Battle of the Gut: Intestinal Worms and Your Dog

Dogs can bring a lot of joy and comfort to a family, and in return for their unconditional love, owners keep them healthy with regular veterinarian visits, annual vaccines, and intestinal deworming. While fleas and ticks are the more obvious pests that can bother your pet, intestinal worms are also a nuisance that should be addressed. Intestinal worms can cause health issues that will only be resolved with a proper deworming protocol. While you can still visit your vet, online shopping for dewormers can work in an emergency situation when the hospital may not be open. Owners now have the convenience to buy dog worming products online that can be used until a visit to the veterinarian. Read on to learn more about intestinal worms and how they are diagnosed, treated and prevented.

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The Worms and the Ways They Infect

Dogs can get infected with intestinal worms in a variety of ways. The most common way dogs become infected is coming into contact with the worm or its eggs in the environment. The parasite starts its life cycle in the soil where an infected dog has passed egg-filled feces, and when a dog ingests this soil, they become infected. Dogs that enjoy chasing wildlife like squirrels and rabbits can contract these worms by eating the remains of an infected small animal. Young puppies can either be born with certain worms or pick them up while nursing from an infected mom.

Some of these worms can also infect cats and humans, especially young children and the elderly, making prevention and treatment incredibly important. The most common types of intestinal worms include:

  • Roundworms
  • Hookworms
  • Tapeworms
  • Whipworms

The Signs of Worms in Your Dog

Sometimes, a dog with worms will not have any symptoms of a problem, but when signs do develop, they generally involve irritation to the stomach and intestines. Common clinical signs can include the following:

  • Visible worms in the stool (roundworms and tapeworms only)
  • Diarrhea with or without blood
  • Vomit which may contain worms
  • Weight Loss
  • Young puppies with bloated bellies

More severe infestations can lead to breathing issues, and if the intestinal worm feeds on blood, it can cause anemia, which is a loss of red blood cells.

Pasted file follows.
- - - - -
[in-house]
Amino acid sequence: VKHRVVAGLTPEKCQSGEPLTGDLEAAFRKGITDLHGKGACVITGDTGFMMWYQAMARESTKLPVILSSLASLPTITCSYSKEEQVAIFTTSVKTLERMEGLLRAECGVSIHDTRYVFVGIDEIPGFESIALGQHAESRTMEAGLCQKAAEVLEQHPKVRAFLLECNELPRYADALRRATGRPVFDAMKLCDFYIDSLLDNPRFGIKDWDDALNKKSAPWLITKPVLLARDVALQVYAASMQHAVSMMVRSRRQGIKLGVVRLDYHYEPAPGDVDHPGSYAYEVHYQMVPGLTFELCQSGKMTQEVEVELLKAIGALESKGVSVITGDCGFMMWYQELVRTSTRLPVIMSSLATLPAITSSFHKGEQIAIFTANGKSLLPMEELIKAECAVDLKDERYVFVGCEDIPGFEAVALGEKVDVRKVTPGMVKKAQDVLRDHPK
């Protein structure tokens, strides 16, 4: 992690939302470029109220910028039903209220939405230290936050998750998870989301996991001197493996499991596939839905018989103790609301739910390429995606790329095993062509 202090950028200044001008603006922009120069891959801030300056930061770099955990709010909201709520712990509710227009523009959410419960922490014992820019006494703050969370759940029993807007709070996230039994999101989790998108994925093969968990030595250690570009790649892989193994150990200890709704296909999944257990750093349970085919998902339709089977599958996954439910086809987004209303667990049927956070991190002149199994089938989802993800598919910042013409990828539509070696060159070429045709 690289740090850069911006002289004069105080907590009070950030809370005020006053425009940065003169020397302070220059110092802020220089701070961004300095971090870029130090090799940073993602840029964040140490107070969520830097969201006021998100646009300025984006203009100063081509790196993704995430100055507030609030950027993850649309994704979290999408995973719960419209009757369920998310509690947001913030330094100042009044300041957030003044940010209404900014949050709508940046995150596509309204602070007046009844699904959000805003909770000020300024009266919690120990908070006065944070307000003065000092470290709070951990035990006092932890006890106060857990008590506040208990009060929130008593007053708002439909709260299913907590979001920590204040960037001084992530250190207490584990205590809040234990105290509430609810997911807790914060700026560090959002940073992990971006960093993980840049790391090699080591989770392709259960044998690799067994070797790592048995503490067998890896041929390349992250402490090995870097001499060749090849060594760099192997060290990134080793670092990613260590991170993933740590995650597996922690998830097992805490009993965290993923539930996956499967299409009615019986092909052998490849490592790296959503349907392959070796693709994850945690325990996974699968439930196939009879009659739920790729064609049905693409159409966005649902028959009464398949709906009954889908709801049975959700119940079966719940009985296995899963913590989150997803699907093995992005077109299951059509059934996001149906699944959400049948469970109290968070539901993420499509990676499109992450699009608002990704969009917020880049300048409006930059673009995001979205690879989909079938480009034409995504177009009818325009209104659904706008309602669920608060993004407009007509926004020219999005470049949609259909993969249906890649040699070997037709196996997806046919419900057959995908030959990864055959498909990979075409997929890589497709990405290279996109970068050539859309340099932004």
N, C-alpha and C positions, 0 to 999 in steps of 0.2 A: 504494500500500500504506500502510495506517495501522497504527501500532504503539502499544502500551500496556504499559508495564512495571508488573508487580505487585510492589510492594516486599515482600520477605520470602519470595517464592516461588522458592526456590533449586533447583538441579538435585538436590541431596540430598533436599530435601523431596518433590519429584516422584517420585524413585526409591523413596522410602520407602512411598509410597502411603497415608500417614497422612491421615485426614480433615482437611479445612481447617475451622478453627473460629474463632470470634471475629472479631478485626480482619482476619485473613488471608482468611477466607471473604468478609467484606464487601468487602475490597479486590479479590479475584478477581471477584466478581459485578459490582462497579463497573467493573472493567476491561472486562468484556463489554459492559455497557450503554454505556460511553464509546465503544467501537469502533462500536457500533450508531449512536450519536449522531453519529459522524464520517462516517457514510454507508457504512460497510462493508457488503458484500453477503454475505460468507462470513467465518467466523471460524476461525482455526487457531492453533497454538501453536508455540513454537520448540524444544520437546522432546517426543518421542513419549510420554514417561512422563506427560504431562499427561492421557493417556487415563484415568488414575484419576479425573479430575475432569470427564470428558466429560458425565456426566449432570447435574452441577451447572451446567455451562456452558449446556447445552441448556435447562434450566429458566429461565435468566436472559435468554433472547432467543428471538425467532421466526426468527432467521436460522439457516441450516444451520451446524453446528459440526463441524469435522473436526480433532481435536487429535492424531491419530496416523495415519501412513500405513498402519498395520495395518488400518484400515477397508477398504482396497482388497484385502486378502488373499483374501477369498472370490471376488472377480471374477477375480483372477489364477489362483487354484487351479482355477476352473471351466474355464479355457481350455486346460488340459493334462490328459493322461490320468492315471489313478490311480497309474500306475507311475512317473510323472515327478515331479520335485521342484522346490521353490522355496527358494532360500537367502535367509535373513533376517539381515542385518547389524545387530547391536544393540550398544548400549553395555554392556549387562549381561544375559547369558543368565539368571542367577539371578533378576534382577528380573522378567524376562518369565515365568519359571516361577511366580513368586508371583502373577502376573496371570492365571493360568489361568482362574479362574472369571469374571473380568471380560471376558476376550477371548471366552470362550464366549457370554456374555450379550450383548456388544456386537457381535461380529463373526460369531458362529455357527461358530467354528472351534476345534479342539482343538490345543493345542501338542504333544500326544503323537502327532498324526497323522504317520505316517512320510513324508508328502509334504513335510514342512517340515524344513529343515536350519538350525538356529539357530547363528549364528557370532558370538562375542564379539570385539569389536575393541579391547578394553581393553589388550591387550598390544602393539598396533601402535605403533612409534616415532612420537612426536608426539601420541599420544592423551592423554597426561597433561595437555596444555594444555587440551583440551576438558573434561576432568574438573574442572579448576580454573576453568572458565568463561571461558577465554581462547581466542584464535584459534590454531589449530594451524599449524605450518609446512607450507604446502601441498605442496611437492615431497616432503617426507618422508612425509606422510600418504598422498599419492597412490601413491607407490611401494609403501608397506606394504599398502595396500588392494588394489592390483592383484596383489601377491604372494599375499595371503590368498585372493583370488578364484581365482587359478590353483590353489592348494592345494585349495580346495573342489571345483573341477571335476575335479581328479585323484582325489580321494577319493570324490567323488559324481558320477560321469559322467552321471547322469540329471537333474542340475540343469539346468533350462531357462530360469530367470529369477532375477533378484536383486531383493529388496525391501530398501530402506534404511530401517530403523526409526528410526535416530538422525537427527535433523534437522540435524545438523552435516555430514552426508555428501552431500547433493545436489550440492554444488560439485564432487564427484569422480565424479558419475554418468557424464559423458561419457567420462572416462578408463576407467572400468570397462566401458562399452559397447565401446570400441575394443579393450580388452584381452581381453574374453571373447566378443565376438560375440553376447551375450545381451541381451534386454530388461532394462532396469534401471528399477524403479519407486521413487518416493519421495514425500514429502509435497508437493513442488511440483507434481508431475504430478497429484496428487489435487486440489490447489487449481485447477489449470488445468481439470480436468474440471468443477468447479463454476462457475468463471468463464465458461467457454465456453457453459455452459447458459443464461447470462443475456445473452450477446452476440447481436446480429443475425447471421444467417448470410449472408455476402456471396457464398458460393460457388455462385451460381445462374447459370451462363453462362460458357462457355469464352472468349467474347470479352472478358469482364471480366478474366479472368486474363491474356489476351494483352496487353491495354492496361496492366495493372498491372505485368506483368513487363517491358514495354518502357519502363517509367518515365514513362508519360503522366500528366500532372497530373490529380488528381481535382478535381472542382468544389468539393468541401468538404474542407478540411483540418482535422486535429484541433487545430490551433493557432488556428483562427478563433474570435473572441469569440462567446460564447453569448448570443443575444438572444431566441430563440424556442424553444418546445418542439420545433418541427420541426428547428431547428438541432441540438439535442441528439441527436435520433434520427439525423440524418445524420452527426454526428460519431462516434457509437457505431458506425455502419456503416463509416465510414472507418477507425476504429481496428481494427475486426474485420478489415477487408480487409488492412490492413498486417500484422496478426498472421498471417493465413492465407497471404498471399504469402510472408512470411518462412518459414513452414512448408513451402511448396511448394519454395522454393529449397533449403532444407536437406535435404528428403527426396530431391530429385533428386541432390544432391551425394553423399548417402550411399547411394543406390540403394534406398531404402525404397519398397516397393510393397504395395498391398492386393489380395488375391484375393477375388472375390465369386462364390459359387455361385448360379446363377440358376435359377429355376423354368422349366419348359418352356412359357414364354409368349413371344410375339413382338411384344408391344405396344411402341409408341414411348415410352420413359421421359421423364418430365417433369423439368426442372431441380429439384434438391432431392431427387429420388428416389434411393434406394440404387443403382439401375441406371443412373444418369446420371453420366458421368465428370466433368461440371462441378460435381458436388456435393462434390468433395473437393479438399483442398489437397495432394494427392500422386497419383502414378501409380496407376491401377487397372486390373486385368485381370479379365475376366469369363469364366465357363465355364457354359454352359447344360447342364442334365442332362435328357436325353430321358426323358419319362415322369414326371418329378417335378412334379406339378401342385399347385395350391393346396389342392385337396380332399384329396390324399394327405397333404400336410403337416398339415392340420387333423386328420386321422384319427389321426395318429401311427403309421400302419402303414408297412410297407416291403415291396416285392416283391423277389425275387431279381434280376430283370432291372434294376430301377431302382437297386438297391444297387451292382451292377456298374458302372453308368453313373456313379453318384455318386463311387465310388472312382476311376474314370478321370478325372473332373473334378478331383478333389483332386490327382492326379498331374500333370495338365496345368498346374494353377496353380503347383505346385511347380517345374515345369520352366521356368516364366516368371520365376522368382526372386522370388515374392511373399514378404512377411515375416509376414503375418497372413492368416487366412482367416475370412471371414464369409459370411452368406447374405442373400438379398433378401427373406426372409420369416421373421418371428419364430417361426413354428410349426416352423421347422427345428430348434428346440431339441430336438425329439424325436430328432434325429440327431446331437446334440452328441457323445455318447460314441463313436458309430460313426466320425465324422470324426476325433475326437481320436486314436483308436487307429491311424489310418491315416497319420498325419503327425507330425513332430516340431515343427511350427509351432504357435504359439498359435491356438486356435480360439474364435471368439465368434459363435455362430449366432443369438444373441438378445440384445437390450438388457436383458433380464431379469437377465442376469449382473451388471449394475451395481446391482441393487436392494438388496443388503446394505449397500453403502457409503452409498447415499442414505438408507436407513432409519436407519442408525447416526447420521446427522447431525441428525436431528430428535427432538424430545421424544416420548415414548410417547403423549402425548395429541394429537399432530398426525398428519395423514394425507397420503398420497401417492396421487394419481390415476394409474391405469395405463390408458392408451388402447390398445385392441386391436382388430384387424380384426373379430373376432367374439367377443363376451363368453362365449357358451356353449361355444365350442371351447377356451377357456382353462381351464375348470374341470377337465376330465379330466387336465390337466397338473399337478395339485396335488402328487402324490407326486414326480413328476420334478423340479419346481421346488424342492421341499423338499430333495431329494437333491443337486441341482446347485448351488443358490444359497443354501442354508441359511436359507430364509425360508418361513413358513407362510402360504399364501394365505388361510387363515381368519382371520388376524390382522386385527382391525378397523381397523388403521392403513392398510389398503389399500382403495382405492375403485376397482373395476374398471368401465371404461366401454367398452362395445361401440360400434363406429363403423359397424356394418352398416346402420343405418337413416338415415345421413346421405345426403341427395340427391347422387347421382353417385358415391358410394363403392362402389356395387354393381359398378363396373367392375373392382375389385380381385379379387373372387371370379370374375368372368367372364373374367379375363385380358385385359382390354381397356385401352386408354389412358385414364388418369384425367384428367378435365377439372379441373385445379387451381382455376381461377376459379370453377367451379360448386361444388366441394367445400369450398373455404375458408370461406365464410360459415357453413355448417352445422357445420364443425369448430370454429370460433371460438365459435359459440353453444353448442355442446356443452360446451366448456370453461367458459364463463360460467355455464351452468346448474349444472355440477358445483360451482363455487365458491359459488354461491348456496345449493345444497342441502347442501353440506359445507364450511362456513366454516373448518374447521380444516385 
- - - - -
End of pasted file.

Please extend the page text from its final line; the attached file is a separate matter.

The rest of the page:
The Diagnosis and Treatment of Worms

While intestinal worms may be visible in the stool, the best method to diagnose is getting a fecal sample floatation performed by your veterinarian. The veterinarian will examine the fecal sample at a microscopic level, looking for eggs or larvae of the suspected worm. Once a positive diagnosis is made, your veterinarian can prescribe or recommend a dewormer.

Dewormers come in both liquid and tablet forms, but they do not all work the same. While a certain dewormer may treat a bad roundworm infection in a puppy, that same dewormer can have no effect on a whipworm infection. By getting a proper diagnosis, you can save time and money on treatments. Much like antibiotics, dewormers should be given as advised since missing doses or giving inadequate amounts can prolong an infection. After treatment, a second fecal sample may be necessary to confirm a pet is recovered and does not need additional treatments.

The Prevention of Worms

Once a pet has been treated for intestinal worms, it is best to make a fecal exam part of the annual checkup your veterinarian performs. It should also be noted that during these annual visits, the monthly heartworm medications recommended by your veterinarian may have a component that prevents intestinal worms as well.

Intestinal worms don’t have to be a hassle or a health concern. By recognizing the signs in your pet and administering the proper deworming product, you not only protect your pet but your family as well.

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